A Dream Leads Author to Published Career
Sandra Parshall talks about her books, writing process at Oakton Library
As a child, Sandra Parshall spent many hours gathering stacks and stacks of books to borrow from the library, fueling her love for writing.
"I thought libraries were these magical places," Parshall said during her lecture at Oakton Library on Feb. 3. "If you take a look at all these books, it's just a world of different places and people. Libraries fed my desire to be a writer."
Parshall, of McLean, always had her head in the clouds, living more in her imagination than in the real world. She'd fill notebooks with fictional stories, always hoping she'd one day become a published writer.
Now with three published novels and a fourth due out in September, Parshall is living her dream, though in a genre she never expected: mystery.
"I wrote several novels, sort of mainstream literary stuff without a lot of plot but with a lot of interior character stuff," Parshall said. "I couldn't get them published."
Then she had a dream: Two little girls, stuck in a thunderstorm, were calling for their mother. When she woke up, she couldn't take her mind off the two girls. Why were they all alone? Where's their mother?
"And that was the genesis of 'The Heat Of The Moon,'" she said of her first novel, which kicked off the Rachel Goddard series. "I didn't know where I'd end up, but it turned out to be a psychological suspense novel. A mystery with no murder."
"The Heat Of The Moon" earned Parshall the Agatha Award for Best First Novel.
Parshall told her audience about her journey to being published, warning any unpublished hopefuls it's as much talent as it is luck. She recounted near misses and long shots with publishing companies. Finally, 16 months after sending out her novel, she received a call from Poisoned Pen Press.
Attendees continued to ask Parshall questions about her writing style and process at the talk sponsored by the Friends of Oakton Library as part of its speaker series.
Some members of the audience learned of Parshall's work for the first time, and others attended to support their writing colleague.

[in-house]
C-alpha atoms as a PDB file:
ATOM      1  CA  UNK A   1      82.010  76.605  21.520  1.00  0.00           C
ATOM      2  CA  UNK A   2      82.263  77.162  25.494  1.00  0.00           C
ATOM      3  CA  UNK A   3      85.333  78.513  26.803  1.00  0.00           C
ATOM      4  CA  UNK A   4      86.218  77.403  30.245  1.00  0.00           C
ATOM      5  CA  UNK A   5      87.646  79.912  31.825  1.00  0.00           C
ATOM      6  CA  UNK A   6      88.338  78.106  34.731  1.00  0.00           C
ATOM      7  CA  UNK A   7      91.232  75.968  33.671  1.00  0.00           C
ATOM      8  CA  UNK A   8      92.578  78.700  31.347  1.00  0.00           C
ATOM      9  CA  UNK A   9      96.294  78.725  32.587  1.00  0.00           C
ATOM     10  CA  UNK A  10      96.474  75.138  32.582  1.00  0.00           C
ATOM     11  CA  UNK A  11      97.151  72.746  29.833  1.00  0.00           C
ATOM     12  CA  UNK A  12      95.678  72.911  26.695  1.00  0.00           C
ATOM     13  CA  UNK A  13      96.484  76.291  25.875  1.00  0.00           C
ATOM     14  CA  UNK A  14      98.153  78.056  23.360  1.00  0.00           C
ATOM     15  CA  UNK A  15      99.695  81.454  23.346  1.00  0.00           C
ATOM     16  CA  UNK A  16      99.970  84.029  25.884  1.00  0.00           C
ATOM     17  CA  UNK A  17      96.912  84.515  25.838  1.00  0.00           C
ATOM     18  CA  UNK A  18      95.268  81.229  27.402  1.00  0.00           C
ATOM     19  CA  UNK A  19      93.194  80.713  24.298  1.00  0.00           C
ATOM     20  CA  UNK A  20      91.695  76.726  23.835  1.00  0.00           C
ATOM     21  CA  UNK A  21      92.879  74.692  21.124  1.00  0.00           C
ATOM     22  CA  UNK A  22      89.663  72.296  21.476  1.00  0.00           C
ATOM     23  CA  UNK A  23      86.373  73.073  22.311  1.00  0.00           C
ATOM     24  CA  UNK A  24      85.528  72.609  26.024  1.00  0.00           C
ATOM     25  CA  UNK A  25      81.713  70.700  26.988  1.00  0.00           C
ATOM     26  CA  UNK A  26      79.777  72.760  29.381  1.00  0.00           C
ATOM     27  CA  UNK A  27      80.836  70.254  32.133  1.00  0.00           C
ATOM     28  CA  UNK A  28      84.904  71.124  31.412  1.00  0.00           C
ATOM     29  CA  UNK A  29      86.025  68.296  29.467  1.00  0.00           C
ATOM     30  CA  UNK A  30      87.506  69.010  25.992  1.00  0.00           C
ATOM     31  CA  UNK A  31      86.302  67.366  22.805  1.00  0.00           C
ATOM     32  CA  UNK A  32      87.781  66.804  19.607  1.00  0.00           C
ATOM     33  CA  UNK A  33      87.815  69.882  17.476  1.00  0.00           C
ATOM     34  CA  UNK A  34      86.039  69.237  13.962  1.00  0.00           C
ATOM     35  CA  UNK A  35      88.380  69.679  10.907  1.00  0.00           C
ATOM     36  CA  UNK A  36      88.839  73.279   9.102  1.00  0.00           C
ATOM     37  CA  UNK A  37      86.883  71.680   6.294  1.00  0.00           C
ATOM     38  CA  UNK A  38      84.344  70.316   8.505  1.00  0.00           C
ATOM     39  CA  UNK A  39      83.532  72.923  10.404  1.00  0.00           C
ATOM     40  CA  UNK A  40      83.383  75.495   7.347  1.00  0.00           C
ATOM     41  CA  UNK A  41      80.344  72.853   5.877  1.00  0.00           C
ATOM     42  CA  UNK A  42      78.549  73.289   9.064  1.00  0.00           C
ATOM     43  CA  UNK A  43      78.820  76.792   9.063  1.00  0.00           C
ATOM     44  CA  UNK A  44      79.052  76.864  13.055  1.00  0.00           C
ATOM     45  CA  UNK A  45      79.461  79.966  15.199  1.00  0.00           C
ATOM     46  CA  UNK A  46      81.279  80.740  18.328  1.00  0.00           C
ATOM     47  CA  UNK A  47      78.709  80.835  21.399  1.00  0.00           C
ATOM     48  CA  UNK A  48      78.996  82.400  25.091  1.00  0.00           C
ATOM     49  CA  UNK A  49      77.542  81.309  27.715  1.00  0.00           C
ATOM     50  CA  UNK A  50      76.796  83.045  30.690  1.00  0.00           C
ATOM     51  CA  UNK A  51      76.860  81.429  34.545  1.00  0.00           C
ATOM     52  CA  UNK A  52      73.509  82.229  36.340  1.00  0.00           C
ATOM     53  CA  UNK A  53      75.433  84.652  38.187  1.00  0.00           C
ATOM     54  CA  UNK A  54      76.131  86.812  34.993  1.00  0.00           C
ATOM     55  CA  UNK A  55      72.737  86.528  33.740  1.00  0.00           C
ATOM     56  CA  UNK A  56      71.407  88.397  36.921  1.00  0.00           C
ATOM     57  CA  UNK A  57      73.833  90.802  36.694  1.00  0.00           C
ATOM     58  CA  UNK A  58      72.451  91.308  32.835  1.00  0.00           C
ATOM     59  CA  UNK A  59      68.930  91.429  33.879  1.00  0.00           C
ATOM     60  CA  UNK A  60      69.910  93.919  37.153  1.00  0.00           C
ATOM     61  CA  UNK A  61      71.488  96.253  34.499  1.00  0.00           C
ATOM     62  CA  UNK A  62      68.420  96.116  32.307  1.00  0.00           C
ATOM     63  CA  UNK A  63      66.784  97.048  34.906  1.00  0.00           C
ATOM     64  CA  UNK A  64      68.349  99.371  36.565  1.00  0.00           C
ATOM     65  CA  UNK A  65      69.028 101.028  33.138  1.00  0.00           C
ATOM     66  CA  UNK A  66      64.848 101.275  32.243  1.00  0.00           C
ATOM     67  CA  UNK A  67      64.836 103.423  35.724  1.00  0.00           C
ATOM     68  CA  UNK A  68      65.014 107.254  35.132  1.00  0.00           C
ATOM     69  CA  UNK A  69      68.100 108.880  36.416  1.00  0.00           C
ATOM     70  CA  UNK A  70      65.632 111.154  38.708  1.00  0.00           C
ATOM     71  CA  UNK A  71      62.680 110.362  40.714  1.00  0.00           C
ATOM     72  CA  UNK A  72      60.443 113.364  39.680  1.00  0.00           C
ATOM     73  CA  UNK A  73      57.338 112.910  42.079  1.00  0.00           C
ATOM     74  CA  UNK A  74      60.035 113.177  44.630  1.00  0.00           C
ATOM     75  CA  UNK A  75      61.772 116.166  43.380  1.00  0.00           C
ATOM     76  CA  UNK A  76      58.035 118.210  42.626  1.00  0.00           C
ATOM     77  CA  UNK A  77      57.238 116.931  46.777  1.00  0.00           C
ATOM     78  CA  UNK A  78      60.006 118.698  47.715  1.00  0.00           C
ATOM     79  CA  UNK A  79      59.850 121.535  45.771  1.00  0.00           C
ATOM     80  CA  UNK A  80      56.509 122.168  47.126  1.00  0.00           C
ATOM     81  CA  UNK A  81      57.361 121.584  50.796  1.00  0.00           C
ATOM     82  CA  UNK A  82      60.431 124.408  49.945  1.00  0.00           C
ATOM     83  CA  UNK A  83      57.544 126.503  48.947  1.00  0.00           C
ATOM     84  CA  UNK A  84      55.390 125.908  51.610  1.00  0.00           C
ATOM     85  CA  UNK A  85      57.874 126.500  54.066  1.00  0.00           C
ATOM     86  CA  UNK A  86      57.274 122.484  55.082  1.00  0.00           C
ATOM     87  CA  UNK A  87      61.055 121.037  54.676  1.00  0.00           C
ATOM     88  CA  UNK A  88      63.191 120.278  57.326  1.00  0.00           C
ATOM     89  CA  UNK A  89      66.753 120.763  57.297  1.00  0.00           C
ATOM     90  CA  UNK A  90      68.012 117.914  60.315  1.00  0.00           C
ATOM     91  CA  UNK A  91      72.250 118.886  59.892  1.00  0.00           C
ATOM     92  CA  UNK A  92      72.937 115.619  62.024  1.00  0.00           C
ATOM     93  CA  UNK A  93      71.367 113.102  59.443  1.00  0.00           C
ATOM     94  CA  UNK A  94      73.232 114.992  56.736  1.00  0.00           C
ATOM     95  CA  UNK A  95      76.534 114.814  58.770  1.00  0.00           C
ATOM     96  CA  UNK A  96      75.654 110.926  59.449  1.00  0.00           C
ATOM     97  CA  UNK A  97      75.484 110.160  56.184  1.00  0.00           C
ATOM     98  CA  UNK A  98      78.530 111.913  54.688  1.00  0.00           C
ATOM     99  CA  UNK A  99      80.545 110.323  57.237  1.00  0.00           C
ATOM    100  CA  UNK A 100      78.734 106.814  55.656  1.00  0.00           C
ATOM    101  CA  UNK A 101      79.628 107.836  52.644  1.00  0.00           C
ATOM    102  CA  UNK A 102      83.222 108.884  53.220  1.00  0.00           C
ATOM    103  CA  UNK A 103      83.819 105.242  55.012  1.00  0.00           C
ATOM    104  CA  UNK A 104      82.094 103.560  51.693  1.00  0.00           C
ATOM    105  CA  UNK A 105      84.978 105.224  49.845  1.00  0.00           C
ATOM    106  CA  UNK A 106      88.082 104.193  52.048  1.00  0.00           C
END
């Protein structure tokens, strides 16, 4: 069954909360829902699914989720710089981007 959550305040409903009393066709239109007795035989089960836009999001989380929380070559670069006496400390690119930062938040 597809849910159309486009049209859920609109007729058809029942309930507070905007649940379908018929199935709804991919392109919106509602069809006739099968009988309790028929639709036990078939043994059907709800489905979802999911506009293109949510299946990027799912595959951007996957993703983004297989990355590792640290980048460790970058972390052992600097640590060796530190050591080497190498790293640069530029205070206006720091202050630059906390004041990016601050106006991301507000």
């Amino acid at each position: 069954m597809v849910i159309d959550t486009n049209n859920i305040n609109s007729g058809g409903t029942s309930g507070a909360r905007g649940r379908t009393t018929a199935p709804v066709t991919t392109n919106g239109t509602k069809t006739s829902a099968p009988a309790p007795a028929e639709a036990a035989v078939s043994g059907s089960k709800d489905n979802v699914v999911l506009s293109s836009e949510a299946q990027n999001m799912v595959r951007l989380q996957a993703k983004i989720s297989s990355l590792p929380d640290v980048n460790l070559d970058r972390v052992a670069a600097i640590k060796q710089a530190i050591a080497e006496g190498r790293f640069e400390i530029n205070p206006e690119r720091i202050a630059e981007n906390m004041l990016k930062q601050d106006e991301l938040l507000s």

"I came because I devour mysteries," said Sandra Canery, of Mount Vernon, who has a goal of reading any mystery novel by a female author with a female protagonist. "Now that I've discovered Sandra, I have to start all over again. Plus, she's a writer I don't know and she's local, so I want to support her."
Alan Orloff, author of The Last Laff series and "Diamonds for the Dead," has met Parshall on several occasions and wanted to support her.
"As a writer, I always like to see or hear about others' writing process," the Herndon resident said. "There's a very supportive community among writers, especially mystery writers."
He highlighted two in particular, Sisters in Crime and Mystery Writers of America, in which both he and Parshall are involved.
Parshall also mentioned the two organizations, saying contacts she's made through them have given her invaluable feedback.
"Mystery writers are a very close-knit community and they're very generous toward one another, very supportive. I think they're just the greatest people in the world. I don't know if there's any other writing community that's quite as close as mystery writers."
The Friends of Oakton Library next host an author April 26 when Tom Jones stops by to talk about his latest book on space exploration.
Sandra Parshall will appear at the Malice Domestic Convention scheduled for April 29 through May 1 in Bethesda, Md.